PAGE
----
Feb 25, 2016

Susan Hayward, Smash-Up: The Story of a Woman

as ANGELICA "ANGIE" EVANS CONWAY

The Los Angeles Daily News called Susan Hayward's Oscar nomination for Smash-Up: The Story of a Woman "the most spontaneous nomination of the lot." That makes complete sense, given that the film comes off as extremely creaky and cheap. The B-movie quality of it all certainly doesn't help in Hayward's favor, though it's fairly obvious that she gives the part her all.


I did not like Smash-Up. I didn't like its shoddy narrative quality. This is key, because I think that any film tackling a heavy subject requires a meticulous story. Following a film like The Lost Weekend, this one simply doesn't measure up by any means. Hayward, who is very clearly young and able and ready to sink her teeth into the part, is effective enough as Angie, but I'm not so sure that she is very believable. It's hard for me to buy Hayward, so perfectly coiffed and plucked and made up and camera-ready, as one who is suffering from severe alcoholism, especially as she struts around in a blank gaze to communicate to us that she is "drunk." I think that she plays the Loving Wife aspect of Angie well enough, though the film spends a little too much time in the beginning keying in on their domestic bliss, and thus you are only witness to Hayward smiling and glowing and not particularly doing anything of note. Not until she really dives into Angie's alcoholism does the part get interesting. She is at her absolute best when conveying her rage and insecurities (the scene in which she lashes out against her husband is spectacularly done), channeling a very visceral bevy of feelings for her character. Even still, the screenplay doesn't do a very good job at effectively transitioning her character's "disease," and as such I never completely understood her motives behind her excessive drinking - she often will find herself in a situation where she gets frustrated and then starts to drink, with very little to read in between. I guess that's my problem here - overall she comes off as a superficial alcoholic, though I'm not sure that that's entirely her fault. Ultimately what prevented me from truly loving the performance was due to my belief that Hayward lacks a total sense of loss in the vice at hand. Hayward does what she does well but you don't really see her completely herself in the material in the way an alcoholic is supposed to be "lost." Hayward's alcoholic is pristinely presented, and thus this is a performance that doesn't come off as very daring, which is a disappointing result for anything involving serious addiction. As with a few of her fellow nominees (male and female) in this particular year, this is a technically good performance but not one that really, truly shook me as much as it should have.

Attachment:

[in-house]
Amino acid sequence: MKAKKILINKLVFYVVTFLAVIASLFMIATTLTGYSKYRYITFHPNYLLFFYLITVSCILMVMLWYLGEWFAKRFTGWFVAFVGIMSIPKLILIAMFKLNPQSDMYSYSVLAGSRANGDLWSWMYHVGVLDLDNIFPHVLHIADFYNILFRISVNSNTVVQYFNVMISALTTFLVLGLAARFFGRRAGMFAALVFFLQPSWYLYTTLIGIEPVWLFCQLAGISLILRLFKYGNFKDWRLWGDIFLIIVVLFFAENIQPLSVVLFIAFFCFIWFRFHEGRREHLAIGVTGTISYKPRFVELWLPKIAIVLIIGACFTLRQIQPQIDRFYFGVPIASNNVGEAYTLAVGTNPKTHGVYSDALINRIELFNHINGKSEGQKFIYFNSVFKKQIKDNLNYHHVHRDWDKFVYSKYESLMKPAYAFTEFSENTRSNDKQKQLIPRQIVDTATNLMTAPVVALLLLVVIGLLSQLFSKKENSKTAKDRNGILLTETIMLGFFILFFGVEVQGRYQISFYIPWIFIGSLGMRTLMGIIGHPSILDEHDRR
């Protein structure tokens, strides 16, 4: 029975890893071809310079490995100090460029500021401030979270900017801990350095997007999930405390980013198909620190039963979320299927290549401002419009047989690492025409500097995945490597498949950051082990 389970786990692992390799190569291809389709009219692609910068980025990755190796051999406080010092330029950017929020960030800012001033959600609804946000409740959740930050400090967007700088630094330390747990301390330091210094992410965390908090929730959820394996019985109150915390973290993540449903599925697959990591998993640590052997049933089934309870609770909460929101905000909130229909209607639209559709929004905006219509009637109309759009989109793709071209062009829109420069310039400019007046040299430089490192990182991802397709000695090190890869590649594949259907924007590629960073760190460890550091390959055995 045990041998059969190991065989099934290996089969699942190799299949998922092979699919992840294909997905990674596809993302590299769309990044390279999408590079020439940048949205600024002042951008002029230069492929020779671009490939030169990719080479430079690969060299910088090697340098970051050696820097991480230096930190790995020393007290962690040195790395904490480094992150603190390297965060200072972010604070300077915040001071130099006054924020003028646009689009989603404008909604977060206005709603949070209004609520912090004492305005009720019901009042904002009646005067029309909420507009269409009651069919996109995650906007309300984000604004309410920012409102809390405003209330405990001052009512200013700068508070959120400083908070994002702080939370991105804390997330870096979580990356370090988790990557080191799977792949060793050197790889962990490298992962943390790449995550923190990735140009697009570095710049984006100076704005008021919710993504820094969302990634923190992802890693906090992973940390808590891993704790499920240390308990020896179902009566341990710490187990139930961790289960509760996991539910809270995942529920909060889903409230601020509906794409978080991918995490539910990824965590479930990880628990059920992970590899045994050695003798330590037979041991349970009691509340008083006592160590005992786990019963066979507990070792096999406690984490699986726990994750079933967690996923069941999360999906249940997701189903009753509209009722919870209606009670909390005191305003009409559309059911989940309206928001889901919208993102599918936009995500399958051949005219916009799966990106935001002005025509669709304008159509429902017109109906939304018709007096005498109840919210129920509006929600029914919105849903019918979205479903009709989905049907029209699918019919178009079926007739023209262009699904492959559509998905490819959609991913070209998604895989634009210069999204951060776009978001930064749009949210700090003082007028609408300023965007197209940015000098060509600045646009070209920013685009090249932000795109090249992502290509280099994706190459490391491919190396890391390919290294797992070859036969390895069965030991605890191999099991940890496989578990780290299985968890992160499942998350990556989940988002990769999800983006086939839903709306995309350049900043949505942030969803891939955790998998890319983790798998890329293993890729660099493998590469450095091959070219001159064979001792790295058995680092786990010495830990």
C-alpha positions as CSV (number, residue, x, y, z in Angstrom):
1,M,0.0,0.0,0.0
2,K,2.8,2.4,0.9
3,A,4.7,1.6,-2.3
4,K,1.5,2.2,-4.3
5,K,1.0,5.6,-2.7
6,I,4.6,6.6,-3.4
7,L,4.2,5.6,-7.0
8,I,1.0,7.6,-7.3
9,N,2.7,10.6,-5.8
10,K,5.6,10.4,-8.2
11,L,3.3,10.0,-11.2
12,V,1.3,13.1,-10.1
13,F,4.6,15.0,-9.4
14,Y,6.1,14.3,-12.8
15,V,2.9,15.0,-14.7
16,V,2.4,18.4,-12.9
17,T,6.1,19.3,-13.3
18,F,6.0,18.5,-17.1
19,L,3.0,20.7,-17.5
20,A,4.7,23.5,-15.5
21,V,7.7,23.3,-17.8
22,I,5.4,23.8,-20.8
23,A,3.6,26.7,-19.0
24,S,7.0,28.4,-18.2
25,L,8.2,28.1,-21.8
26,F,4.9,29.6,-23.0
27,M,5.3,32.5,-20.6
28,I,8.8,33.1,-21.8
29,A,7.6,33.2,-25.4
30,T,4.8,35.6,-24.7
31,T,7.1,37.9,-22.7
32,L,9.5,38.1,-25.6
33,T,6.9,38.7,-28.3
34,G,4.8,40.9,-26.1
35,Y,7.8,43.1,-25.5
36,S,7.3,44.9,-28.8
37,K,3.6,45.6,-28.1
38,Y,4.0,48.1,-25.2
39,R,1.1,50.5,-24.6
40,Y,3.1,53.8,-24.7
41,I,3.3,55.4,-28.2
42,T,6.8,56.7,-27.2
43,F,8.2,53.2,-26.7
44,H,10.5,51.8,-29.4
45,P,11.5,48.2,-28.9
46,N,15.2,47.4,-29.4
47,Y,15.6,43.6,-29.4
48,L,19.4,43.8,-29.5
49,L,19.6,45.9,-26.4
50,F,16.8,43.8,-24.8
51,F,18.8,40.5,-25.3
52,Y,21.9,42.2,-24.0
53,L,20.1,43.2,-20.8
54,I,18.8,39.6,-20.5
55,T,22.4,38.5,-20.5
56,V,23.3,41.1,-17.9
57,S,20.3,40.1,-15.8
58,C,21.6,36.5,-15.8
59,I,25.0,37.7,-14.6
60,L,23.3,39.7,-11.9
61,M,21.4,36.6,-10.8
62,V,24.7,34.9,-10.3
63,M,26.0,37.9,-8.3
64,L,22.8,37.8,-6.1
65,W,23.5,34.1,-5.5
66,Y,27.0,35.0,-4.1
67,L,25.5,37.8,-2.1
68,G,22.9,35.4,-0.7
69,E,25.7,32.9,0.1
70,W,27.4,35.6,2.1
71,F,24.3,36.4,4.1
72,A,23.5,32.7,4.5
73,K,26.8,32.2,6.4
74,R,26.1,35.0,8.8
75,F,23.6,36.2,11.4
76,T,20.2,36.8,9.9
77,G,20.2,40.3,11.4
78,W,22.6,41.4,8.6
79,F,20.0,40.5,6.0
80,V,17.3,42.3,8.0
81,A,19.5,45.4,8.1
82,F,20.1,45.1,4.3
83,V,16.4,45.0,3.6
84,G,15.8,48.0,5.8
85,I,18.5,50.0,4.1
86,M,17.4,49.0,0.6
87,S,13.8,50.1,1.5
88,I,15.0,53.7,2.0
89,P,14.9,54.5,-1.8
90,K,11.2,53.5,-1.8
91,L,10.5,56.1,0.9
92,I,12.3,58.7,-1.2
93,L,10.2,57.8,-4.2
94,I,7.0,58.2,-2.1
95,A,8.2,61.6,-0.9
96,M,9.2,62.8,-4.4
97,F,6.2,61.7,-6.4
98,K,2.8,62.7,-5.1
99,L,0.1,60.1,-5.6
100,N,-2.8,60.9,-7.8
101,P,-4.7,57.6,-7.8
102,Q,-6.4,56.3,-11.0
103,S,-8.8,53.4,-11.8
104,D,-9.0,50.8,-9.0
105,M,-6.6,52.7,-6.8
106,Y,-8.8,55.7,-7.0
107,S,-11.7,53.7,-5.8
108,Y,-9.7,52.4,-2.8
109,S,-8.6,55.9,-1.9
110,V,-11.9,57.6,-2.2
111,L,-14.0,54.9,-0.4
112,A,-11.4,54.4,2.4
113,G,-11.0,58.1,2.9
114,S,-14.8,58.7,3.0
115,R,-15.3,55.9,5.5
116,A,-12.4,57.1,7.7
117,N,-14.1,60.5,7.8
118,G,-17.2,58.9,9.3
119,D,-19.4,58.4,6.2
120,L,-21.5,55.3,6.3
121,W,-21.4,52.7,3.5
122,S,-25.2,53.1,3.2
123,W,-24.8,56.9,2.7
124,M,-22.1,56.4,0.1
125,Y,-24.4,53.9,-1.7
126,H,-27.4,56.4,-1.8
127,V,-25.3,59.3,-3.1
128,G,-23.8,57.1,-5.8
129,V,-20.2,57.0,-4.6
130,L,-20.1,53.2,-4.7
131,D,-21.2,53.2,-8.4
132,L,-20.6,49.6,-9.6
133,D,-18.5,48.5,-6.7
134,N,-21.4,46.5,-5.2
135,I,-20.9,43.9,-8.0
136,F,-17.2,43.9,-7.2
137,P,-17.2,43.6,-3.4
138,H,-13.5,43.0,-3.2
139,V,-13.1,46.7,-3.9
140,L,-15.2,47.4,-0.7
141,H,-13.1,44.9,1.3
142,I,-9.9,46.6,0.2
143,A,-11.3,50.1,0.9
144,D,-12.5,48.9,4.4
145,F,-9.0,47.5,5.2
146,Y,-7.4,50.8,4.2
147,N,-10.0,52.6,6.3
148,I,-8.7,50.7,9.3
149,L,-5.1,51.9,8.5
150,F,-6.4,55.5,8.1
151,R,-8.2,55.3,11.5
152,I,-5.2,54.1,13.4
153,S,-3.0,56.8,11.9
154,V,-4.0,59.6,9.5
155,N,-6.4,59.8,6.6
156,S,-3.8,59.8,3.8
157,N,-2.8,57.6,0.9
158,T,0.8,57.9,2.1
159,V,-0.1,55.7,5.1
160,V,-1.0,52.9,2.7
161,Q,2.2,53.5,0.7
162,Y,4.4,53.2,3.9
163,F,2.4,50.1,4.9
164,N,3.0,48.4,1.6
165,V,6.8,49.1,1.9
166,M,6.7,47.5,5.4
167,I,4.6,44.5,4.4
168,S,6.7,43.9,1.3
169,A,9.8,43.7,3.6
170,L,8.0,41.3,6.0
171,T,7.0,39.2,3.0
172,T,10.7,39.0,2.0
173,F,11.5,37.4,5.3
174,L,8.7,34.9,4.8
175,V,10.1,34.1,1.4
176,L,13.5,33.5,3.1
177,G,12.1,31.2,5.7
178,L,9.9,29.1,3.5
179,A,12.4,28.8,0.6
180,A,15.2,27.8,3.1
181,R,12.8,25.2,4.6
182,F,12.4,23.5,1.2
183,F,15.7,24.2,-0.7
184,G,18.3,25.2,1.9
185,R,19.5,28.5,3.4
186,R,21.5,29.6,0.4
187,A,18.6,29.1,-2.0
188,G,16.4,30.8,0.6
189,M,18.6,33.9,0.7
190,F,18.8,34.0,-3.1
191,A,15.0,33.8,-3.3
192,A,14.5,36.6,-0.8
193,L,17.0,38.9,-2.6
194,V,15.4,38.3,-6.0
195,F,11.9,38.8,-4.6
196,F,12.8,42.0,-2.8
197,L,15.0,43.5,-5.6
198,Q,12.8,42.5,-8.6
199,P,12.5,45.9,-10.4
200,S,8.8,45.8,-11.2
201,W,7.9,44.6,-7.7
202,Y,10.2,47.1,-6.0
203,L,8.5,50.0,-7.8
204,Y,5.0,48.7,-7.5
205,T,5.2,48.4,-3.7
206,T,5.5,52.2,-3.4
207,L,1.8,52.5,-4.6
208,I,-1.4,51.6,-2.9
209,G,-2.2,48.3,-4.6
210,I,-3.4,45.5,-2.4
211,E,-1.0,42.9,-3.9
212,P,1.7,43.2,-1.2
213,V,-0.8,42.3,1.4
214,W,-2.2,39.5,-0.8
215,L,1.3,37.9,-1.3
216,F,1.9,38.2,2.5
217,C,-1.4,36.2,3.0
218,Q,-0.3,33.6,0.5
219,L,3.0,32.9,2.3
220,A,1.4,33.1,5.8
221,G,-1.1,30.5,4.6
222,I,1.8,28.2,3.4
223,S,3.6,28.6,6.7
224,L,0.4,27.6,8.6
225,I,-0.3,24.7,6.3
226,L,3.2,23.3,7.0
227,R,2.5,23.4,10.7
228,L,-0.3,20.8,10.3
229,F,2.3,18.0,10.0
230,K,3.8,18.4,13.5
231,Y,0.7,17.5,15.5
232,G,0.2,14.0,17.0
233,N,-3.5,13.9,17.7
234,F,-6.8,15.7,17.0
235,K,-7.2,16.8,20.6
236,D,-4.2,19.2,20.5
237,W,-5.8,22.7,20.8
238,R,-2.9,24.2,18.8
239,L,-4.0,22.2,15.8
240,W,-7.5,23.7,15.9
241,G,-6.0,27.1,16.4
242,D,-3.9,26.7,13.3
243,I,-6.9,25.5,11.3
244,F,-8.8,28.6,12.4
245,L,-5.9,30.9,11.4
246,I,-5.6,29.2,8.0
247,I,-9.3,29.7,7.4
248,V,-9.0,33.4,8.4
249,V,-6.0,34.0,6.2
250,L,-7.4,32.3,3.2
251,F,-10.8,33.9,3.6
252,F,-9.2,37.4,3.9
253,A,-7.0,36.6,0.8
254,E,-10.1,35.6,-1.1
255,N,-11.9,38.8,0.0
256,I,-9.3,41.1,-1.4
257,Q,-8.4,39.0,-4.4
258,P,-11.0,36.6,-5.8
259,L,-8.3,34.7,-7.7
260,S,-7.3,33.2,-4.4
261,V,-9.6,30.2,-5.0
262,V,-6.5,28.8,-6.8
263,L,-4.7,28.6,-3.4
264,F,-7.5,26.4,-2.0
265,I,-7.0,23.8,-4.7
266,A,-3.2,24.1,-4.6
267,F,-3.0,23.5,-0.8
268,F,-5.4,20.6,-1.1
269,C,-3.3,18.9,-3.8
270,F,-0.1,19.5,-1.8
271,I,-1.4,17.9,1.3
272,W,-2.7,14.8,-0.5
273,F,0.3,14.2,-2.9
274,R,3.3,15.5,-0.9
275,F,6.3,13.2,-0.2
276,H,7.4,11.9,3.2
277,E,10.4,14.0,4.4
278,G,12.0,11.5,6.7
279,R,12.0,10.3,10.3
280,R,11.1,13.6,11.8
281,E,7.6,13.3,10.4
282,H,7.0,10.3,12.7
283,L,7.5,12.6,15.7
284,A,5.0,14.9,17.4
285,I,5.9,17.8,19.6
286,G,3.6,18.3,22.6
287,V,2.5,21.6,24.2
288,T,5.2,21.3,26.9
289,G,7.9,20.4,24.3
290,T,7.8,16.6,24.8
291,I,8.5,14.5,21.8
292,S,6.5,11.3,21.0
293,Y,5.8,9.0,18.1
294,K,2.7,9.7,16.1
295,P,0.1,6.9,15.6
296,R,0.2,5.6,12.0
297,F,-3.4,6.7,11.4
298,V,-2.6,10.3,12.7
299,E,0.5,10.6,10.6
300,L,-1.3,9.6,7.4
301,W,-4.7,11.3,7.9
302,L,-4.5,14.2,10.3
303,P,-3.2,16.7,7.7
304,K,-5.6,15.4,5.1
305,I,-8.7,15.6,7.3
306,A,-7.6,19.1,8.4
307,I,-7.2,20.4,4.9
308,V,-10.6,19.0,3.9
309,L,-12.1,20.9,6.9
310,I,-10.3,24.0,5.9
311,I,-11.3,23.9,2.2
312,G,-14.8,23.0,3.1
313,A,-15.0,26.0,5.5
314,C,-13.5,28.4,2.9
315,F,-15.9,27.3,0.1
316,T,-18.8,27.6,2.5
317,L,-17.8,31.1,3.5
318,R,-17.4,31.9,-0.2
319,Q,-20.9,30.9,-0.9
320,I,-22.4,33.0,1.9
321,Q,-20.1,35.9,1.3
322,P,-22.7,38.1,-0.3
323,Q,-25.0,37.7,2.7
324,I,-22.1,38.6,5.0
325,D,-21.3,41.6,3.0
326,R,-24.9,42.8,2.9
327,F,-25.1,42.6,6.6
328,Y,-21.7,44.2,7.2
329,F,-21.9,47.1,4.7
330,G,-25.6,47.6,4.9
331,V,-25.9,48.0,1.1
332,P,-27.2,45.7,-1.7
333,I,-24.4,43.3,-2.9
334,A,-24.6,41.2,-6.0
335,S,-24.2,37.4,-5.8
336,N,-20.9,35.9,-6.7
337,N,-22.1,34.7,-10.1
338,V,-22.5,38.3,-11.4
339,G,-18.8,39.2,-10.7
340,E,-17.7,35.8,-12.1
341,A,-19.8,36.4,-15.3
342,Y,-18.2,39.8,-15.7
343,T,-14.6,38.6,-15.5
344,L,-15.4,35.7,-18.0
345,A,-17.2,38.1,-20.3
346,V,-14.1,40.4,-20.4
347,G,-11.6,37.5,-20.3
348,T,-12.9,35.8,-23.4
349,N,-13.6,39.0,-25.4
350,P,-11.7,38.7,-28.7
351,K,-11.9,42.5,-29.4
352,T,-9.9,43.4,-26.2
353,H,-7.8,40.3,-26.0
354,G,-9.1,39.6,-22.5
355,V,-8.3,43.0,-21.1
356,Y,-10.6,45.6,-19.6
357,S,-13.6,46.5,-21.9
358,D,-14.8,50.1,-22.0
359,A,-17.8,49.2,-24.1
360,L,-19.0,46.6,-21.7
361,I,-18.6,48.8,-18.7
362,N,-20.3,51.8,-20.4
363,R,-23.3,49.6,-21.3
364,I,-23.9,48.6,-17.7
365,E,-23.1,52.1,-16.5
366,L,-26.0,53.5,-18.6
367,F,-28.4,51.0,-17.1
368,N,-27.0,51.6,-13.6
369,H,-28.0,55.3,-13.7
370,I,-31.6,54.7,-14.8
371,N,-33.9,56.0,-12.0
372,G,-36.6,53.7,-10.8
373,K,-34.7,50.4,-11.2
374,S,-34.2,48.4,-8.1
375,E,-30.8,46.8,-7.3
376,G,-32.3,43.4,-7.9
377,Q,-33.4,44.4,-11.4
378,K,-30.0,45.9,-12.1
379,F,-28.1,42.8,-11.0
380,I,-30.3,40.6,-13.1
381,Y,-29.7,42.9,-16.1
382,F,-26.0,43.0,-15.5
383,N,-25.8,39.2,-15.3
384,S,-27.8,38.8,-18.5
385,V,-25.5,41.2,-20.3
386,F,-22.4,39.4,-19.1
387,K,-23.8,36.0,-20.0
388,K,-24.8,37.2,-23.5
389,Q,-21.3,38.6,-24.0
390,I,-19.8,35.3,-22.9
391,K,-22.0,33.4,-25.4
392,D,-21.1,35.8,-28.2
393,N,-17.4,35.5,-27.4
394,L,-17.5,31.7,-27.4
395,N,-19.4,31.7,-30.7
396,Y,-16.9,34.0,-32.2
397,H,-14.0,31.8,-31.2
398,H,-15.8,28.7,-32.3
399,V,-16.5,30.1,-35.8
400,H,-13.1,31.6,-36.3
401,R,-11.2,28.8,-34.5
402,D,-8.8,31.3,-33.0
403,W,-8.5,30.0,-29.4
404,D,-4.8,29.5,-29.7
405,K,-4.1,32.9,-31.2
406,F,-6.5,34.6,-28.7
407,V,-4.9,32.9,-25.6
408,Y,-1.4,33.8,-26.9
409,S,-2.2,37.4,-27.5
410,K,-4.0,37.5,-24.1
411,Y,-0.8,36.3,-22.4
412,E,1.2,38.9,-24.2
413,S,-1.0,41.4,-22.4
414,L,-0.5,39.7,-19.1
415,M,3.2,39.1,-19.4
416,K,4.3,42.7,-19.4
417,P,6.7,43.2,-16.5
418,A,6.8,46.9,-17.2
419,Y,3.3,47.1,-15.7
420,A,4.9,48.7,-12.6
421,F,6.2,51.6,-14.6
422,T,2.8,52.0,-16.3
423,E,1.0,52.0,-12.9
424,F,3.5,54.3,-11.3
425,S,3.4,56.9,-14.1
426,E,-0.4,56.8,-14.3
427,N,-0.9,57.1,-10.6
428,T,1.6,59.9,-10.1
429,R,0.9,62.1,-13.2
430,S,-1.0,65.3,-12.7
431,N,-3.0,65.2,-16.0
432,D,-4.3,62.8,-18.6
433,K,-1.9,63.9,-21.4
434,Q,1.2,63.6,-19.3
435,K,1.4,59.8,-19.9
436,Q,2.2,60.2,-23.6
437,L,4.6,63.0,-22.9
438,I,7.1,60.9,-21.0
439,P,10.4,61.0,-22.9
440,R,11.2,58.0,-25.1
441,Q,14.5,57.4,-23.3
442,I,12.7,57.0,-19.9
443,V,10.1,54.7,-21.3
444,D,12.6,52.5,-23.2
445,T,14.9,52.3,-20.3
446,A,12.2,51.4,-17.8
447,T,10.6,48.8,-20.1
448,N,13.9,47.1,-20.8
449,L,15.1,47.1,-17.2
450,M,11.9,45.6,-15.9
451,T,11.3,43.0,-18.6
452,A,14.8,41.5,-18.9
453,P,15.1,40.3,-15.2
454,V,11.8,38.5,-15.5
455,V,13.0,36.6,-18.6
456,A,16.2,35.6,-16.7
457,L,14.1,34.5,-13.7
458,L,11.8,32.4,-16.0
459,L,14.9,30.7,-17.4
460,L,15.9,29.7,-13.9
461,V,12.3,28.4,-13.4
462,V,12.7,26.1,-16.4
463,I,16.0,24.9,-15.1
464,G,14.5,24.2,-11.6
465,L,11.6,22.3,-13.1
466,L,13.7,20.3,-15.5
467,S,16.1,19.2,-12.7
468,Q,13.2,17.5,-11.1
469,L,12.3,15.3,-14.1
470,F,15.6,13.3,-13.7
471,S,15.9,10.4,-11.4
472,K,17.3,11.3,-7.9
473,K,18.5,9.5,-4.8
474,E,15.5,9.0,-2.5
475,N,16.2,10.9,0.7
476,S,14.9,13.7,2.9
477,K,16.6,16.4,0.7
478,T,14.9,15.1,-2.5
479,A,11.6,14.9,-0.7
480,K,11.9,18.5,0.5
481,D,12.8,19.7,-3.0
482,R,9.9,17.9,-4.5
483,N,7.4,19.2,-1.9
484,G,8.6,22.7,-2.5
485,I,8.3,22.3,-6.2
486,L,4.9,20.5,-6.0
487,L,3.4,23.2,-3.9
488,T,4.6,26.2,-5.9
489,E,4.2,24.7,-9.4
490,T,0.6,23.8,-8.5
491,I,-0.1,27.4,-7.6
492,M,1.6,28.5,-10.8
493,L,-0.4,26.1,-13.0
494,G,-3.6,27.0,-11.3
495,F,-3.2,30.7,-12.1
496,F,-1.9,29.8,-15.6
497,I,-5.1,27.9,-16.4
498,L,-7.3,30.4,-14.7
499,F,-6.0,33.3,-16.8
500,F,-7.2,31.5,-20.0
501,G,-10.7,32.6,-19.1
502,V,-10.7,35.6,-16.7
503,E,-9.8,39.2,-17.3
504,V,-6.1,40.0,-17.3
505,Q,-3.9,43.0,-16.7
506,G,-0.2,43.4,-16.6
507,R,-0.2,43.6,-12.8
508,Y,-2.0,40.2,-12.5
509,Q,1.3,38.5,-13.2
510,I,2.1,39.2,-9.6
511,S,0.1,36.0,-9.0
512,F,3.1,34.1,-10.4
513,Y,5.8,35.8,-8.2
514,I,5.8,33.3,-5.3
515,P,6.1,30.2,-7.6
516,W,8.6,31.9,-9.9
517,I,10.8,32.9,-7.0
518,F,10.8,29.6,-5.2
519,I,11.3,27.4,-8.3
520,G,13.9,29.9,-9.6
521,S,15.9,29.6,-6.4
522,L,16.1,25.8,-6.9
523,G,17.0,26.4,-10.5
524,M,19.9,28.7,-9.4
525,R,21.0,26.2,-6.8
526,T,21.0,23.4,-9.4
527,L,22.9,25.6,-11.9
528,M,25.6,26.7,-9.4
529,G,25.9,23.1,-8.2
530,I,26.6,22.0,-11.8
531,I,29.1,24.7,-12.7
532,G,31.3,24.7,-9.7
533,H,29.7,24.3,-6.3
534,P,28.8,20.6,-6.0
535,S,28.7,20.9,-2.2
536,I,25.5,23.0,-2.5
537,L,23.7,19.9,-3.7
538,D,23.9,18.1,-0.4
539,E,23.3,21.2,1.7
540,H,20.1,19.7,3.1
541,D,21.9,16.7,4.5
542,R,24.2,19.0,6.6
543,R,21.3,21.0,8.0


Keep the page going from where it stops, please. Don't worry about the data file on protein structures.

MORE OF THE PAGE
8 comments:

  1. I thought "Smash-Up" came across as rather cheesy on all levels, from production values to screenplay to much of the acting. Hayward has her moments, but the role is so thinly drawn I found myself caring very little one way or the other about her troubles. Also, Hayward's tendency to play to the camera leads to some posing that is wrong for the character but is very "Hollywood" in its acting style. She is effective in a few scenes (the one you mentioned with her husband is very well done) but I kept thinking that I was watching a soap opera rather than a serious drama, which kept me from ever fully caring about any of these people. Hayward shows potential here, but she'd give better performances in the '50s.

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  2. I can't help agreeing about the movie, but I enjoyed her performance a little more. Susan Hayward sometimes gets on my nerves, but here she's more calm and seductive rather than hysterical and cheap.

    I'll cry Tomorrow is a better film and her performance is kind of different, I wonder what you'll think of her in it.

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  4. This one is still on my to-do list. I'll Cry Tomorrow was wonderful, and of course once seen, I Want To Live is never forgotten. I'm warned to dial-down my expectations here, but I might find some enjoyment.

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  5. Don't remember much, except the performance was a solid winner to me. :)

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  6. What is taking so long foe The Farmer's Daughter" analysis

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    Replies
    1. a full time job, but welcome

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    2. Good for you ! It is just that I am look so forward to your blog. It is such a great one. I am an Oscar buff too( my family calls me an Oscar "NUT," but that is a whole other story. Keep up the great work.

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